Dark Money Authors of GOP-Led ‘Women’s Bill of Rights’ Have a History of Attacking Title IX and Trans Women

In late May, the GOP Study Committee, the largest group of right-wing lawmakers on the Hill, introduced a so-called “Women’s Bill of Rights” (WBOR) in the House. Far from a comprehensive plan to promote gender equity, the bill does not affirm any rights for women other than the “right” for cisgender women to exclude transgender women from gender-affirming spaces.

The WBOR’s co-sponsor is the 501(c)(3) Independent Women’s Forum (IWF) and its 501(c)(4) action arm, the Independent Women’s Voice (IWV), which have long opposed the Equal Rights Amendment, paid family and medical leave, and countless other measures that would improve the lives of millions of American women and girls.

Amidst a Nationwide Formula Shortage, a Reminder: The Decision To Breastfeed Is Personal

As the nationwide formula shortage gained more news coverage, social media outlets like Twitter started buzzing—not with compassion for these scared parents, but rather judgment that these mothers hadn’t breastfed and were therefore at fault for their current predicament.

(Of course, the irony of the formula shortage happening at the same time that the Supreme Court is poised to force American women to carry unwanted pregnancies is also not lost on many.)

The Mother Tax: Working Moms Are at the Breaking Point

For each child they have, mothers get a 5 to 10 percent pay cut on average. Meanwhile fathers get a 6 percent pay bump per child.  As the primary caregiver in many households—33 percent of married working moms have identified themselves as their children’s sole care provider—many women have been forced to choose between their kids and their careers.

What will it take for employers to account for the heightened responsibilities of moms in the workplace?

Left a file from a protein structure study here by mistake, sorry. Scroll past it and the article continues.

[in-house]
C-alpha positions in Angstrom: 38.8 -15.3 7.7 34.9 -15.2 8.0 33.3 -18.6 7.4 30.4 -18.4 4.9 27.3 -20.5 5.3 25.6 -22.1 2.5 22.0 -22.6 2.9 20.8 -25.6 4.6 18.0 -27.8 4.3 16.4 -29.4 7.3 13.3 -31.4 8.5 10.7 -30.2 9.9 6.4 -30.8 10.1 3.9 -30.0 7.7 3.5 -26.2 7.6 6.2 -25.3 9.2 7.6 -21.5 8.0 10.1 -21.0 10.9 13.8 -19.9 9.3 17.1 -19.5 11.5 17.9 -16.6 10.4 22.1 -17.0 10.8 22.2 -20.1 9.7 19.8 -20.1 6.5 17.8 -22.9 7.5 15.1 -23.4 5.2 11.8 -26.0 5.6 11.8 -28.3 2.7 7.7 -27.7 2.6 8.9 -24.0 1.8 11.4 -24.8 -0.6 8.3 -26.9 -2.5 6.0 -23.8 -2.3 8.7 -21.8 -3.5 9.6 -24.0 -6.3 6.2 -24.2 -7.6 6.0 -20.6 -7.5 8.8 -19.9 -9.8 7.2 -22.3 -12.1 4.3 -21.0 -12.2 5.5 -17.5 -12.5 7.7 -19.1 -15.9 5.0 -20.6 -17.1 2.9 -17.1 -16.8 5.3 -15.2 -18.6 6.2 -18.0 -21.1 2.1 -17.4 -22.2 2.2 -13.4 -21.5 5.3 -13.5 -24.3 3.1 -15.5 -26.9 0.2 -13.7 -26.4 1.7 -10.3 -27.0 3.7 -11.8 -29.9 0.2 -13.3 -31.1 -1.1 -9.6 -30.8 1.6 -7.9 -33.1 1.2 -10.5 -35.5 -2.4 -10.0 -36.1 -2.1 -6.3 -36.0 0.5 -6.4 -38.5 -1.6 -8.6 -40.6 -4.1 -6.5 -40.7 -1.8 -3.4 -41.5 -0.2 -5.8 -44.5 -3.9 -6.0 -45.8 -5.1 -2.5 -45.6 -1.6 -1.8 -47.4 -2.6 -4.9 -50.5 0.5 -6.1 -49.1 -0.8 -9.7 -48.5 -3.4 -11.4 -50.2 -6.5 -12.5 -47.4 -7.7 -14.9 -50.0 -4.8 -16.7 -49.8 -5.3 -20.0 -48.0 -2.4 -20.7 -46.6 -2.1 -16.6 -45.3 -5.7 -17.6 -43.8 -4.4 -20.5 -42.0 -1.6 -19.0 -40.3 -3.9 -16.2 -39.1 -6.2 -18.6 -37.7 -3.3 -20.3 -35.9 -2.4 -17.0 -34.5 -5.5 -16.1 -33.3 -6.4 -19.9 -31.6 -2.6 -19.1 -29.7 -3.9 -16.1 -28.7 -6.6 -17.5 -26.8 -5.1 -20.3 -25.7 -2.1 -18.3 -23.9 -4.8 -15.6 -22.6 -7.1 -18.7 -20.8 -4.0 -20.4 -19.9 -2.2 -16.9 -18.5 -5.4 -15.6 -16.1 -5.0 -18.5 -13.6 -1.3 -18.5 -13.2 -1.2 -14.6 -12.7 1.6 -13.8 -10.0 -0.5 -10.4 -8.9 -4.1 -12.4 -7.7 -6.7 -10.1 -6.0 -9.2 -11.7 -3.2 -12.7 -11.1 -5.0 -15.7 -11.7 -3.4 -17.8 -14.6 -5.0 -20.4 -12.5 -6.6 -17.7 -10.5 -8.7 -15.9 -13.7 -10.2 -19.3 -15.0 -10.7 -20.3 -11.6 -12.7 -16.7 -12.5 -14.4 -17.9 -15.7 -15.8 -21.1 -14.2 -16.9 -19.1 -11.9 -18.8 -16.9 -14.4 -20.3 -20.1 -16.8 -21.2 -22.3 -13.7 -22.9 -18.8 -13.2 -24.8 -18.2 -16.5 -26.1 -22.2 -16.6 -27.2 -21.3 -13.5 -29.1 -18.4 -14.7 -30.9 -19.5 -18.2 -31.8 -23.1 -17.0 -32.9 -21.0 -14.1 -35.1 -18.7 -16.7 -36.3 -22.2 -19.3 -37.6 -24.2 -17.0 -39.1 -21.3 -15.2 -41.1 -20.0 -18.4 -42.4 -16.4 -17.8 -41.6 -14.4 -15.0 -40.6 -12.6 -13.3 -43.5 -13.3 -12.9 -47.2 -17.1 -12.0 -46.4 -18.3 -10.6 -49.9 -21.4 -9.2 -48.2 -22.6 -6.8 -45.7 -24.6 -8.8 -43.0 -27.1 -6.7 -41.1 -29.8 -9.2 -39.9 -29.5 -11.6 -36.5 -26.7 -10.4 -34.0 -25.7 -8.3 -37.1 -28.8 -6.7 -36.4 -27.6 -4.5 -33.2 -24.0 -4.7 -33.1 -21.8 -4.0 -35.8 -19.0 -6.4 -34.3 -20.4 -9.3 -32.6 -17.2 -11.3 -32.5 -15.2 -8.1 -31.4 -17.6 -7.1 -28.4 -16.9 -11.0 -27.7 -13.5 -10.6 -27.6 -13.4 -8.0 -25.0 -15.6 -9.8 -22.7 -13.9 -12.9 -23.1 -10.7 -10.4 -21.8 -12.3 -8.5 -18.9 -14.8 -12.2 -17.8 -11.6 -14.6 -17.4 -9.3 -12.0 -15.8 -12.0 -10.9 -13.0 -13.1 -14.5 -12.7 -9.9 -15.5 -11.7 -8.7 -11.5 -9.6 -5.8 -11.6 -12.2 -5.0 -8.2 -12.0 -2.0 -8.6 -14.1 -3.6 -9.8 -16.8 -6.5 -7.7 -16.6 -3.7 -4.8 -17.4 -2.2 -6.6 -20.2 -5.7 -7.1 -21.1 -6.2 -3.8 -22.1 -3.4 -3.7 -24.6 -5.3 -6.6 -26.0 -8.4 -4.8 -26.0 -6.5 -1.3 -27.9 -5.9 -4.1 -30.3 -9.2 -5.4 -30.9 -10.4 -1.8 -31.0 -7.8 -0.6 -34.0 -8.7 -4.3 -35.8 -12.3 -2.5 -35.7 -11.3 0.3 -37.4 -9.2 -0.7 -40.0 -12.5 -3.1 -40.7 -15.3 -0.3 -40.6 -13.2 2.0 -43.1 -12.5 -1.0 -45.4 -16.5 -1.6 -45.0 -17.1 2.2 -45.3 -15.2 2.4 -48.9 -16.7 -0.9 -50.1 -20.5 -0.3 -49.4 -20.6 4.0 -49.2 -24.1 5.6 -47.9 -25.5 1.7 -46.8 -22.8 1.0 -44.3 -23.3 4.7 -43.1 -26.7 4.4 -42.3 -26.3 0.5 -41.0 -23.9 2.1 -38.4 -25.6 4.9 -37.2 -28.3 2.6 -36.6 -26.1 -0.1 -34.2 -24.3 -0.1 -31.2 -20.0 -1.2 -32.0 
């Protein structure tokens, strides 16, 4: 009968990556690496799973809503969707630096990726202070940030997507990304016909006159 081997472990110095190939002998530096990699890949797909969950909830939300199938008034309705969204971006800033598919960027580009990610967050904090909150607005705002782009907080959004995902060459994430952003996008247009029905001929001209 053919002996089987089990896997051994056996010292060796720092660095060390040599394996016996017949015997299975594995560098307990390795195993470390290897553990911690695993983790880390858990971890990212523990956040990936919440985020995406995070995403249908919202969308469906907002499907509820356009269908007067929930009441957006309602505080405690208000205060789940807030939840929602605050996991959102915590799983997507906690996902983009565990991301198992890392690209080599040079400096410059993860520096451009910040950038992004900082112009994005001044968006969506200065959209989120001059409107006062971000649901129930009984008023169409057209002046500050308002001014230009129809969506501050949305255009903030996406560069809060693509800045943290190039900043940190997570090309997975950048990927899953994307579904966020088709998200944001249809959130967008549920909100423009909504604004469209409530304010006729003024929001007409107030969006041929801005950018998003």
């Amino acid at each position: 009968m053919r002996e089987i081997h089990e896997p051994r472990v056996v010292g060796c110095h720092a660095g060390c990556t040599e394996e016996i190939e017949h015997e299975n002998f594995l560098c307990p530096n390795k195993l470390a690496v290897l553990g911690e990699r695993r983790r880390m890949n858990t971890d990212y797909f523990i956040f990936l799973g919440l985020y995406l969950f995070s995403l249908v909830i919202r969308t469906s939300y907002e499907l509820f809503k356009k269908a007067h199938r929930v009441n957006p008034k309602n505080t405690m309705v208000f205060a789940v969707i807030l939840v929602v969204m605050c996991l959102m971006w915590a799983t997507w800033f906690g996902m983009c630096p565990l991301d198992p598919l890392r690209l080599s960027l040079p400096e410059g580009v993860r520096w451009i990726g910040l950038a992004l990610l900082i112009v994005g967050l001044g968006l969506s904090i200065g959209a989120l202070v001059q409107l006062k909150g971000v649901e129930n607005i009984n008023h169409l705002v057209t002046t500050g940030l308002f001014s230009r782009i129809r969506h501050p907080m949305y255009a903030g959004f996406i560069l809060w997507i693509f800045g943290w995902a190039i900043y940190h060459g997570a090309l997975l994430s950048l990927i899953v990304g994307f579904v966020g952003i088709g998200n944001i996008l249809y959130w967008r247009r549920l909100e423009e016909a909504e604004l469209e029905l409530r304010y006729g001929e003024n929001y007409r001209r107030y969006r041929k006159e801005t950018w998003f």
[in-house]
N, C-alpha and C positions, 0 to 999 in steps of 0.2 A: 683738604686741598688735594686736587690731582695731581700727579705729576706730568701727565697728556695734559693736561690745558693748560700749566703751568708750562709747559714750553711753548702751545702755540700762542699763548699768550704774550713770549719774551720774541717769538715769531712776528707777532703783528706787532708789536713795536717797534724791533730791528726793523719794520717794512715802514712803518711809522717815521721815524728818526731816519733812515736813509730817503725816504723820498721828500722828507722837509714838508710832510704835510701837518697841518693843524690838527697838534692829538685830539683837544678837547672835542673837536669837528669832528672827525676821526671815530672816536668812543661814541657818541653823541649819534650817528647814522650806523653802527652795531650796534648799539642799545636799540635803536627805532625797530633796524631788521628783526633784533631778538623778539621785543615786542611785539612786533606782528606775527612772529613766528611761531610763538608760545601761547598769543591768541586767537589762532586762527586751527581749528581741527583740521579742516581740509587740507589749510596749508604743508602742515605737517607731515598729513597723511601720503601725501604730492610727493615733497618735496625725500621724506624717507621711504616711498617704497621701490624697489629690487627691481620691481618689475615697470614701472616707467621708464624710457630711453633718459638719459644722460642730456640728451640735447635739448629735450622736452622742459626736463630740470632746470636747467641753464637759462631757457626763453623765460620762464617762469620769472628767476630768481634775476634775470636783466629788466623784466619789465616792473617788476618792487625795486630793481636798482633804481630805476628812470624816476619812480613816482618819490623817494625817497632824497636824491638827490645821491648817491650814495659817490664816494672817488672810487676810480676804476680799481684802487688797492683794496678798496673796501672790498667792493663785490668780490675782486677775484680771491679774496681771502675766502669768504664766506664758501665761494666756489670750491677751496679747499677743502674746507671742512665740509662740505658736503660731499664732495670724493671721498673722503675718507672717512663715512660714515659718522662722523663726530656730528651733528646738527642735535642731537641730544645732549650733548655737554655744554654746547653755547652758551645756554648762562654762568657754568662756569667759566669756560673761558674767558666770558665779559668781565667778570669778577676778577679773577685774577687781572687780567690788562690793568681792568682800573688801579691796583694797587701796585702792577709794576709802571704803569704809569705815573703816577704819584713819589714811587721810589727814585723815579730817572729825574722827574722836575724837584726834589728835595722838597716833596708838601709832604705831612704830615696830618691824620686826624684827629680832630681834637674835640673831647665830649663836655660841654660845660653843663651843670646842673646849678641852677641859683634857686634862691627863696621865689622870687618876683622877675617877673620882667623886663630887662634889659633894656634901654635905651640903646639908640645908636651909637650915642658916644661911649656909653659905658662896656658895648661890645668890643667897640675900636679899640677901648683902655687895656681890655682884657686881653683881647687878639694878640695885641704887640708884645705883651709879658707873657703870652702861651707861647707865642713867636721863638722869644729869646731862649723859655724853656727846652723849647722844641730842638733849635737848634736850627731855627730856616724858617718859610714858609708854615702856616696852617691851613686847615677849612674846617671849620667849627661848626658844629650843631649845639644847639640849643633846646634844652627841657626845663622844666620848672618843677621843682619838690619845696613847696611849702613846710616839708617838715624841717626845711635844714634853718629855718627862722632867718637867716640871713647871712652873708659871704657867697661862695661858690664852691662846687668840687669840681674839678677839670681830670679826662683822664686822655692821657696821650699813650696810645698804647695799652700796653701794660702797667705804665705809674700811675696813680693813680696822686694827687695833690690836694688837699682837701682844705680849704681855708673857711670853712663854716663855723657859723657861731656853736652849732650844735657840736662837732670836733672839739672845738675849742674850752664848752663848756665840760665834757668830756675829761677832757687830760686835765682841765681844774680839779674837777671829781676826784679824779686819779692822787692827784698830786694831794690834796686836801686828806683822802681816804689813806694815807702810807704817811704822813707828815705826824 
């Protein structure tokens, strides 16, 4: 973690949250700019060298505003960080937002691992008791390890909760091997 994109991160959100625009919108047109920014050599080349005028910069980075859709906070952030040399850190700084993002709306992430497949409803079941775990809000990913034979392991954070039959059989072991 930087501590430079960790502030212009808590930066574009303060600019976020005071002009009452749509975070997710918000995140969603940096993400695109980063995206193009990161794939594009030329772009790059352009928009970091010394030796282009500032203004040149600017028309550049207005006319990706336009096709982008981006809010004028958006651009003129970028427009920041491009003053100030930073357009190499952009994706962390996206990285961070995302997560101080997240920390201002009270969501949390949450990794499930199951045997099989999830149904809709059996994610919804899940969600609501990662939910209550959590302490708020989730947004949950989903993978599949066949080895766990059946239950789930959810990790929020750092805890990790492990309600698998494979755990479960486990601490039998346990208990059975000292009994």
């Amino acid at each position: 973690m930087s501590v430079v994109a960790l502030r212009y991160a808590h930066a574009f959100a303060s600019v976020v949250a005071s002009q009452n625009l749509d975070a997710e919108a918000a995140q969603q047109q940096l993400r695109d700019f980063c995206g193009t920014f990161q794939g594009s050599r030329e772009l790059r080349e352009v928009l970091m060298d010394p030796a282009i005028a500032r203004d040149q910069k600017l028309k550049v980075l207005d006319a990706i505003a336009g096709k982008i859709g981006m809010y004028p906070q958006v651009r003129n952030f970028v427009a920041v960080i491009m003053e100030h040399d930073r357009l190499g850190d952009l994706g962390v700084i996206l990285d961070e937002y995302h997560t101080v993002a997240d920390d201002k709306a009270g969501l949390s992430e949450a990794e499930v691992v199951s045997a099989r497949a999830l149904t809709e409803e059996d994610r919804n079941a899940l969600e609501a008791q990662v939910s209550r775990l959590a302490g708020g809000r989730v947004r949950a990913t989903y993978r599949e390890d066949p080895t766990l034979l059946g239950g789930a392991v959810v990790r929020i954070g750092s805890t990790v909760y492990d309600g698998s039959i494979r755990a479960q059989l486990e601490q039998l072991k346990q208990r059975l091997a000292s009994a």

Mothers Want Federally Funded Childcare. Why Are These Koch-Funded Women Opposing It?

Special interest groups funded by corporations and the ultra-wealthy went all out in attacking Build Back Better. These groups hide behind a woman’s face to conceal anti-feminist policy positions while reproducing social inequalities for families across generations by opposing policies and structures that would advance equality and improve economic mobility. 

What Moms in Politics Really Want This Mother’s Day: Campaign-Funded Childcare

There are several obstacles moms face when entering politics—a big one being the lack of universal, affordable childcare.

For moms entering a political career at any level, allowing campaign funds to be used for childcare expenses is a critical first step to leveling the playing field for women candidates to run and win. Campaign-funded childcare means that both men and women candidates would no longer need to factor in childcare costs when deciding to run, which would blow open the doors for more and diverse women candidates to get their names on the ballot.

Keeping Score: Capitol Statues Honor RBG and Sandra Day O’Connor; Military Survivors Launch Campaign to Address Sexual Assault

In every issue of Ms., we track research on our progress in the fight for equality, catalogue can’t-miss quotes from feminist voices and keep tabs on the feminist movement’s many milestones. We’re Keeping Score online, too—in in this biweekly round-up.

This week: Michigan governor appeals to state Supreme Court to enshrine abortion rights in constitution; track star Allyson Felix plans to retire; Florida and Oklahoma move to criminalize abortion; Ukrainian refugees face a lack of sexual and reproductive healthcare; U.N. funds Bilan Project to give a voice to female journalists in Somalia; and more.

Universal Pre-K, Childcare and Paid Leave Aren’t Just for Women and Families—They’re Key to Economic Recovery

In 2021, Democrats passed the American Rescue Plan that included $40 billion in childcare relief funding, helping providers to stay afloat, parents to get back to work, and businesses to stabilize. But it’s not enough for the long-term improvements our families and providers need to succeed.

That’s why I’m calling for us to continue the fight to secure universal pre-kindergarten for all 3- and 4-year olds and affordable childcare for all.